|A Kalamazoo woman facing a deportation to war torn Nigeria breathed a sigh of relief Monday as immigration officials decided to extend her order of supervision until May 4, 2016. The hearing in Detroit was the last chance for Rejoice Musa and Frederick, her 3 year old, American-born son. She had exhausted every other appeal to stay in the country, but this time came with the names of hundreds of people who signed a petition over the weekend and the support of Michigan Senators Peters and Stabenow. Now Musa will wait with millions of other undocumented parents in the US as the Supreme Court rules on the President’s action to help immigrants in her position. —Michigan United, Nov. 24, 2015|
that Rejoice didn’t have an electronic tether slapped on
by immigration agents whose best advice was to get married
and prevent deportation to Nigeria.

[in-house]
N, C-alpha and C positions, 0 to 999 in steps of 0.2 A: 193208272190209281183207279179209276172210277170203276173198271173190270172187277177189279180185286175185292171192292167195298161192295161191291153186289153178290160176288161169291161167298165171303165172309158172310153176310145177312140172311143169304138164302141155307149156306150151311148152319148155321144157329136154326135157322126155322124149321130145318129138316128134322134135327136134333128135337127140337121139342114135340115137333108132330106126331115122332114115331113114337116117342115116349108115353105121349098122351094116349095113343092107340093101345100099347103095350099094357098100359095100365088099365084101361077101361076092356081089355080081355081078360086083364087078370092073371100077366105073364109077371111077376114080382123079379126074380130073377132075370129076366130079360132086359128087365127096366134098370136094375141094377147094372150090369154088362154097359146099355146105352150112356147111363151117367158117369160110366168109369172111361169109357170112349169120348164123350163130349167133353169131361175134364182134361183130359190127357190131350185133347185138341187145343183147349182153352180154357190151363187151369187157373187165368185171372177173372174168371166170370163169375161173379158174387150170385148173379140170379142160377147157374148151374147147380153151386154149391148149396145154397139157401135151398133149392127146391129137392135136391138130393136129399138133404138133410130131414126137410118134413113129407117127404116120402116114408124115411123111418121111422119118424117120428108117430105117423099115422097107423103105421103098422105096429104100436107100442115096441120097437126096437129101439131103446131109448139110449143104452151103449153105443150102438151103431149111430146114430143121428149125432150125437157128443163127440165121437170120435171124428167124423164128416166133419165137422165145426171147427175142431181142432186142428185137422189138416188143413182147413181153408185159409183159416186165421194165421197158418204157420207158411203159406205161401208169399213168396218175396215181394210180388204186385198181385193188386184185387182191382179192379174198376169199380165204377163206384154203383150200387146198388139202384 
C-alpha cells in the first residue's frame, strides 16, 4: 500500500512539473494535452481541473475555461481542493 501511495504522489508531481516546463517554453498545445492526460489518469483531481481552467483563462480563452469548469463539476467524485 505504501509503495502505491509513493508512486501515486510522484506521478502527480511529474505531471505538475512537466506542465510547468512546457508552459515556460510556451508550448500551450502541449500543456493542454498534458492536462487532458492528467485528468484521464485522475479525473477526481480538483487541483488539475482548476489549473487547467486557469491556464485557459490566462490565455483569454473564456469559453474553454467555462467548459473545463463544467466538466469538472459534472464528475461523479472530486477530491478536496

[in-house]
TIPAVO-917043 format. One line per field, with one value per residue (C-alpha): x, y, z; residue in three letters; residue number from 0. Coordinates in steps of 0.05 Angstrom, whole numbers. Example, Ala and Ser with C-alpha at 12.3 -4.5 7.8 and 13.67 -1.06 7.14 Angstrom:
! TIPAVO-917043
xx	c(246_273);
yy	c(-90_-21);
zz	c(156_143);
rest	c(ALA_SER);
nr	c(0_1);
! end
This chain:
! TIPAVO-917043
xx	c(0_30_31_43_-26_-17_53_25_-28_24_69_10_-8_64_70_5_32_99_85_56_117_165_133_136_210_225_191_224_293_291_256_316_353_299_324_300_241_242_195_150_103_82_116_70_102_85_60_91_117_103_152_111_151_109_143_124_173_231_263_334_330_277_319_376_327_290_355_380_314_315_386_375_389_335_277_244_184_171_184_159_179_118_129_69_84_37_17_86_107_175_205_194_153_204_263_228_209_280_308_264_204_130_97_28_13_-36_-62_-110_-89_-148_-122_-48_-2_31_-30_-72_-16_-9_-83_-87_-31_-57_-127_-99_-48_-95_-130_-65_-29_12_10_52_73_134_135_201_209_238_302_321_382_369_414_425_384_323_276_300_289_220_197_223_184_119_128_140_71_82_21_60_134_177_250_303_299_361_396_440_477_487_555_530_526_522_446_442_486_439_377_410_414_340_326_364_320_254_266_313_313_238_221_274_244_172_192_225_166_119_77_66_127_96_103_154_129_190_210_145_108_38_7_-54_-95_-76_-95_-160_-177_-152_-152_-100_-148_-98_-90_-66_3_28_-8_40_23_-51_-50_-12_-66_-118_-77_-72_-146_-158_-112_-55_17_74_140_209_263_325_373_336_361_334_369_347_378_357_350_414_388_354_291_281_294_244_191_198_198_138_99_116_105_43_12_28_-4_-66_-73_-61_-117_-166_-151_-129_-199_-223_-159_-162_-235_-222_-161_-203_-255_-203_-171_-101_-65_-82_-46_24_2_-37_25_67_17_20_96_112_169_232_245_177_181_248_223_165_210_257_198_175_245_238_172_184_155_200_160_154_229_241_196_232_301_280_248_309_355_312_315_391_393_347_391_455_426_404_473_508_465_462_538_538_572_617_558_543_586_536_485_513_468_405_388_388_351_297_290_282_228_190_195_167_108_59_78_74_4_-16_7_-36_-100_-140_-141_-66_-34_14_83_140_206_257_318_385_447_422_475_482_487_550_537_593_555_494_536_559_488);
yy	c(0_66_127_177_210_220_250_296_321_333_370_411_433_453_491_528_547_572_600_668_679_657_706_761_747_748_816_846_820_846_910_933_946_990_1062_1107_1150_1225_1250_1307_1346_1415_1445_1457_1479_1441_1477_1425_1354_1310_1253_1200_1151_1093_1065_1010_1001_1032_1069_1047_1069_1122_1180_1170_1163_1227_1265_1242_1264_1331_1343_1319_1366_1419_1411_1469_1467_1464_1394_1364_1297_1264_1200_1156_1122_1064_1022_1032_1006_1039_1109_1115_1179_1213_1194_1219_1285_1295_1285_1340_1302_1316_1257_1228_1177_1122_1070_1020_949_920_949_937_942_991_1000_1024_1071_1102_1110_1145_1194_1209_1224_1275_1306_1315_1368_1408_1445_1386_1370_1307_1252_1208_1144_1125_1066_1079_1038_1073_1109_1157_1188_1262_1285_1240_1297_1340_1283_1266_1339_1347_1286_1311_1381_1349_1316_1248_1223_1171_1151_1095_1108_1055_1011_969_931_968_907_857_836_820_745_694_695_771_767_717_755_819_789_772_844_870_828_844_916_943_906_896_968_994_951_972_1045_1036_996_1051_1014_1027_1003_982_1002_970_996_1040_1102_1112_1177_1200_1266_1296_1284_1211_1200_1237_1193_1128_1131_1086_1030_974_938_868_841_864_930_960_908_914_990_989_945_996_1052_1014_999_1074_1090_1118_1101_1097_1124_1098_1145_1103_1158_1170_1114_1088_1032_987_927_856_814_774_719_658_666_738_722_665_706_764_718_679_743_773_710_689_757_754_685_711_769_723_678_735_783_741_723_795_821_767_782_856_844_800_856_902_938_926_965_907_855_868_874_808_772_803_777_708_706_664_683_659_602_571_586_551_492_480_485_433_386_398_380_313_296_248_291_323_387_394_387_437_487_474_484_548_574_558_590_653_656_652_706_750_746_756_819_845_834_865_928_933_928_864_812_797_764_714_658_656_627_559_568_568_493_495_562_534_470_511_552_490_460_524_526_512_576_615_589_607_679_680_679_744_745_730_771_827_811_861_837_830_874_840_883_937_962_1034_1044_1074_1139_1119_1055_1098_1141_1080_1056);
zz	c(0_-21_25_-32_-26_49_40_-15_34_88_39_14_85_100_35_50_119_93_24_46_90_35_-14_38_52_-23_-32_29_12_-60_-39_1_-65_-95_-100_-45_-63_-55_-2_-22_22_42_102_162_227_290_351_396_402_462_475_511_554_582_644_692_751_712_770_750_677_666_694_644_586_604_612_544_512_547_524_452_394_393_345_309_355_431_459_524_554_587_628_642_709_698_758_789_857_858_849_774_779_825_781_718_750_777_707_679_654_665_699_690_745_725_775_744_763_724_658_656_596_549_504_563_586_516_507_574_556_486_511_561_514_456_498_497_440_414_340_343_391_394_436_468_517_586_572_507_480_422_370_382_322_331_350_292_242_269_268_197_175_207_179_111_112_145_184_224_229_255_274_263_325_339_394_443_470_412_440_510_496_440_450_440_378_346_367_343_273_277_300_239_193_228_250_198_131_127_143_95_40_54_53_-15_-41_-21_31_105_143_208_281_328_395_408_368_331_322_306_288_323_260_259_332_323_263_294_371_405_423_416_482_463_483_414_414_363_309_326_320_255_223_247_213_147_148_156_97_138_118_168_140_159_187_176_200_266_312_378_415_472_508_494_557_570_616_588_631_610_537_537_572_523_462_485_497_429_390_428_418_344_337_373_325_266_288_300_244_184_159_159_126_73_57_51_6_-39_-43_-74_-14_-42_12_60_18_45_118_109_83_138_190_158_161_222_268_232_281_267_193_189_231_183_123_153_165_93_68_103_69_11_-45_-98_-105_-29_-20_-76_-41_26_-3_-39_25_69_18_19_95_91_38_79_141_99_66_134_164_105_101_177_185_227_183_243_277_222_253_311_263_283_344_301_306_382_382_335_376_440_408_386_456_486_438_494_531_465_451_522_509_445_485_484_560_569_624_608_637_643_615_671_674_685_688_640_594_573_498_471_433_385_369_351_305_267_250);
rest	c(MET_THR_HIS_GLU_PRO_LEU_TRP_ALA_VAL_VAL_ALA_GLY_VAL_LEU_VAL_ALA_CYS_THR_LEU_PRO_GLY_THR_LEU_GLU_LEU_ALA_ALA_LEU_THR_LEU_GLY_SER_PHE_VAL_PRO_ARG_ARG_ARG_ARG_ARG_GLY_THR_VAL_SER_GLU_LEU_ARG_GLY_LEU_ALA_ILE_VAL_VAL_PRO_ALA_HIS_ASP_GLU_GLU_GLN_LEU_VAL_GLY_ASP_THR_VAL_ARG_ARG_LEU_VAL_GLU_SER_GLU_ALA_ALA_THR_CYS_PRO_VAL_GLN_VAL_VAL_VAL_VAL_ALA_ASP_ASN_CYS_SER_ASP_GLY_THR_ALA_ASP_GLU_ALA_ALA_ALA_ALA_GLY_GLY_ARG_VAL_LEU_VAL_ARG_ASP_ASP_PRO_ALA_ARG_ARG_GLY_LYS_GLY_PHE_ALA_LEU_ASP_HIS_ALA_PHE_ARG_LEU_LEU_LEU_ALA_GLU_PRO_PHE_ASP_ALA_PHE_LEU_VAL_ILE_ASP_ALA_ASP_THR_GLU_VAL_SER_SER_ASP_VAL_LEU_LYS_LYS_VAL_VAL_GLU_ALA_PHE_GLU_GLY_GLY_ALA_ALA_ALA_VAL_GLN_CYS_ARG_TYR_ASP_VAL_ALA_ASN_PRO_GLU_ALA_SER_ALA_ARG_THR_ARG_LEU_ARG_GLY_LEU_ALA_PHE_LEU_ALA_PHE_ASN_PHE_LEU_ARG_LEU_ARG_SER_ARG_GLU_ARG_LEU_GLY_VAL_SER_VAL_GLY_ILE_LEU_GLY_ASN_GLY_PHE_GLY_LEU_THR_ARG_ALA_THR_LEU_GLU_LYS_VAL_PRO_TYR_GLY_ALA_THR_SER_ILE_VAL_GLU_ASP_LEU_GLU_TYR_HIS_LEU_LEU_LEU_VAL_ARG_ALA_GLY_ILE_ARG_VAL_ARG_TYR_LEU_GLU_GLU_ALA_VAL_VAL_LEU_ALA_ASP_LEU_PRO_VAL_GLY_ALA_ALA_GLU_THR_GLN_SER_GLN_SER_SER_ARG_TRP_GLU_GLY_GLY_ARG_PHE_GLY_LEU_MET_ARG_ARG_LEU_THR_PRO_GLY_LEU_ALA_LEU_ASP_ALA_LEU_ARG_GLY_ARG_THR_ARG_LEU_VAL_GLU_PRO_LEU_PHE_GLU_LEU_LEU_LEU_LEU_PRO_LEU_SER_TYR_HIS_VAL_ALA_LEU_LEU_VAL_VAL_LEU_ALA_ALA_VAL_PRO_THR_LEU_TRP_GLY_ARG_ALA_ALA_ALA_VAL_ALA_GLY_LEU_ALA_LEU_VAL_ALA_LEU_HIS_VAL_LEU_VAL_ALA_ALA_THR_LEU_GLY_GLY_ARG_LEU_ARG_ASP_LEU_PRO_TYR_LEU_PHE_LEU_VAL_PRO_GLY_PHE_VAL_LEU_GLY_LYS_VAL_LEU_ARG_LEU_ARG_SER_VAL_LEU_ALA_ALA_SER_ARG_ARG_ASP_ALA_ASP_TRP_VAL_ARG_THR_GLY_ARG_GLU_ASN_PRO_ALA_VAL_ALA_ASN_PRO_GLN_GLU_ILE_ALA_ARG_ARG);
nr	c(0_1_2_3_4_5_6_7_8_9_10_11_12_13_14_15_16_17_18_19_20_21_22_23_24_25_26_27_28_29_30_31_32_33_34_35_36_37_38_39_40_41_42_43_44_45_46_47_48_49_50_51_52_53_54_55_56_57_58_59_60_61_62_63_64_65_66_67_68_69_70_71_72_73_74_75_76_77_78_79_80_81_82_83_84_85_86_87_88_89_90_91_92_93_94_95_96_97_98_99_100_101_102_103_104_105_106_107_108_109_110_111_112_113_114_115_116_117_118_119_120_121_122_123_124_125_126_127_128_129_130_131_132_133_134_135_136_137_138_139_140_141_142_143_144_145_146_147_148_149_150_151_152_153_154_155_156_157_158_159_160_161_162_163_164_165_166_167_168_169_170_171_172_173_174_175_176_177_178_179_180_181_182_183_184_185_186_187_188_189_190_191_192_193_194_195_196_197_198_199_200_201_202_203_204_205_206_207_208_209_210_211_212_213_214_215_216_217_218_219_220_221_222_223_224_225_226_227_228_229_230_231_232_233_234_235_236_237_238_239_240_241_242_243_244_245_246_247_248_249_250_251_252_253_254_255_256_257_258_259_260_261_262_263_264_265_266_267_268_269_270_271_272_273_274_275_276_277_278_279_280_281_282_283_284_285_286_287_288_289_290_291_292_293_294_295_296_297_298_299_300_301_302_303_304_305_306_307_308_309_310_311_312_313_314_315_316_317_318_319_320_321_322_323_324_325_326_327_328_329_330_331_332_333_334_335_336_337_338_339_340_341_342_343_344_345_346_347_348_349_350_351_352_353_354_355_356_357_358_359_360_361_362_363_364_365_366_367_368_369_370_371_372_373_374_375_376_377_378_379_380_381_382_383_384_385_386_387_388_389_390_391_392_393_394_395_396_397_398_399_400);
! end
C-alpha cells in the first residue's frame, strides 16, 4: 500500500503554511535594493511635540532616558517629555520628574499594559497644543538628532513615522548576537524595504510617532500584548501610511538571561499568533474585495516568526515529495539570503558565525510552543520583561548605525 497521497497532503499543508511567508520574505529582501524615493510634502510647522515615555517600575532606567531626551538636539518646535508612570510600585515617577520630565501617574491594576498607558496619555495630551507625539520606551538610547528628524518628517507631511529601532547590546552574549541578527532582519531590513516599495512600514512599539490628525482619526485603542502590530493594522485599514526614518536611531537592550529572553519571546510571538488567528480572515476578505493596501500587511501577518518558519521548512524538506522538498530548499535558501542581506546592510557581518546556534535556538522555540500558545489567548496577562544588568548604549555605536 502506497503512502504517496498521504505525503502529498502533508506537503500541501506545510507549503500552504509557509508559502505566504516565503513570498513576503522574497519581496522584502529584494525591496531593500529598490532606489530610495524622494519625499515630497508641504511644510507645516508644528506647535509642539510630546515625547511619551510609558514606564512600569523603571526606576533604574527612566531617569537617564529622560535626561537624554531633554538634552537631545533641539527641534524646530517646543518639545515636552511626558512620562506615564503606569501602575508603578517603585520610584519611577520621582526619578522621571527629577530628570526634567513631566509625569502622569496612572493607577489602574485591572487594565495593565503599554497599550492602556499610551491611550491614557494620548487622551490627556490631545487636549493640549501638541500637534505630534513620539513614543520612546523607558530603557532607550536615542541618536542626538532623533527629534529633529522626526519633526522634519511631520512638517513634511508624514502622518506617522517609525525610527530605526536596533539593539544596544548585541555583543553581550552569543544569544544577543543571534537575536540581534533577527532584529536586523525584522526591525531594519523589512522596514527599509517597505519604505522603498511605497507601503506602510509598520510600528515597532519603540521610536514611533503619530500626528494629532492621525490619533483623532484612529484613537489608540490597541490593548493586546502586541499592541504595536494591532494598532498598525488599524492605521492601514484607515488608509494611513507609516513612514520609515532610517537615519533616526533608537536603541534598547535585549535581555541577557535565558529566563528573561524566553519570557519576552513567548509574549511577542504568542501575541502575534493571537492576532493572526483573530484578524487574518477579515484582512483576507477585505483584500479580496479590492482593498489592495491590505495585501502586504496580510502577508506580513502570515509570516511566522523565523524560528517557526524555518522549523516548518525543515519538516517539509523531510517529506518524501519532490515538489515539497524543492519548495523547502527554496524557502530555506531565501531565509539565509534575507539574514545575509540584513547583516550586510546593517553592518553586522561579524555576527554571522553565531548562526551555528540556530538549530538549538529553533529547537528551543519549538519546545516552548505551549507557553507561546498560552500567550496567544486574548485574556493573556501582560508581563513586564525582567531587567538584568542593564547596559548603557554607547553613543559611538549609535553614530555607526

Her family’s arms are not open to her.
three-year-old son Frederick born out of wedlock wasn’t a US citizen.
Nothing about him resembles “anchor baby.”
This gregarious child loved by all carries a death sentence.
Mother’s indiscretion and Western education are condemned.
that Rejoice wasn’t admitted to a graduate aviation program
that she didn’t have family-supporting employment
that the job anticipated through her high-ranking uncle now comes
with a calling card from Boko Haram’s midnight murder squads.
that she wasn’t trying to abide by US law pleading for asylum.
Now she must report for detention and deportation
rampant under US policy she’s dispassionately told.
Tonight she sits with a bottle of Tylenol wondering is this is an answer.
that tomorrow she might approach a casual acquaintance
with a marriage proposal. Please, she will beg, I’ll support you.
Yes, I am using you. You can use me.
So contrary to her Christian faith.
that she would be successful in saving their lives,
that her birth name is prophetic,
that their future could mean joy.
Carolyn Dack Maki is a resident of Southwest Michigan. A retired speech/language pathologist she is passionate about politics and public discourse. She studies poetry at the Kalamazoo Institute of Art.